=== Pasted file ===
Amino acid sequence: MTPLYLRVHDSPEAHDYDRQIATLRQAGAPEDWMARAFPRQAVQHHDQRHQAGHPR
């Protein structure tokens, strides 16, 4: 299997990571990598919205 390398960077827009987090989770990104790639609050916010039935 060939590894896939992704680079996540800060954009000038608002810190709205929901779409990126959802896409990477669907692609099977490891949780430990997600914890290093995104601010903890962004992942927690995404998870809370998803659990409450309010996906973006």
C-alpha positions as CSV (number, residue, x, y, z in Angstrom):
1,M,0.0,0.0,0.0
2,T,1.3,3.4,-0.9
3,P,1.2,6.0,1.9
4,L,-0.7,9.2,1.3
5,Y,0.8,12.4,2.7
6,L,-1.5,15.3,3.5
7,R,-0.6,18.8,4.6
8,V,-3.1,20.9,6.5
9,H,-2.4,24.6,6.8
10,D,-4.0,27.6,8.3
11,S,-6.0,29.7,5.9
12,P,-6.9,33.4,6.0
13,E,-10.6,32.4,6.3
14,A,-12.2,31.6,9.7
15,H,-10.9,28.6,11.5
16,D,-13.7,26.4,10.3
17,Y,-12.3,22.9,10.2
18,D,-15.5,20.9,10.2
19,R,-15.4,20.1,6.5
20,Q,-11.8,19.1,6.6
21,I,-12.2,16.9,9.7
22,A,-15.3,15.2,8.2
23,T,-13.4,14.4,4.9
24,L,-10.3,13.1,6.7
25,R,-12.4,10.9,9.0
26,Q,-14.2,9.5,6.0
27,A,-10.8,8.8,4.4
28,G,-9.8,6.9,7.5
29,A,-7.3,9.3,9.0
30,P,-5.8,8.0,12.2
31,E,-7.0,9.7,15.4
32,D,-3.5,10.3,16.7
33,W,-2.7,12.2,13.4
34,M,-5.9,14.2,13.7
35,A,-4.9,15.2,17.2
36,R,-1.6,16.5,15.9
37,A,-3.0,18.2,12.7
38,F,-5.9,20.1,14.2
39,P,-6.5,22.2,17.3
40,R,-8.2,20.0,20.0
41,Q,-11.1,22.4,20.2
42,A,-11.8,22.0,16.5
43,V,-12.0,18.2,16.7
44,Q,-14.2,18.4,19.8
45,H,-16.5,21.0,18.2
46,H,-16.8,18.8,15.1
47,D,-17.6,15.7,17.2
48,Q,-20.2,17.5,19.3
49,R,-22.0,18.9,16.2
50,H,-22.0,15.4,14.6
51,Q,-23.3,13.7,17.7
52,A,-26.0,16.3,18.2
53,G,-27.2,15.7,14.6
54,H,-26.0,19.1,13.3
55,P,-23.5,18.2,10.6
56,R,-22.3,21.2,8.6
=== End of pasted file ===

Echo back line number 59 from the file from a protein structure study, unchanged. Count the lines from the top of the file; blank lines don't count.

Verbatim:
56,R,-22.3,21.2,8.6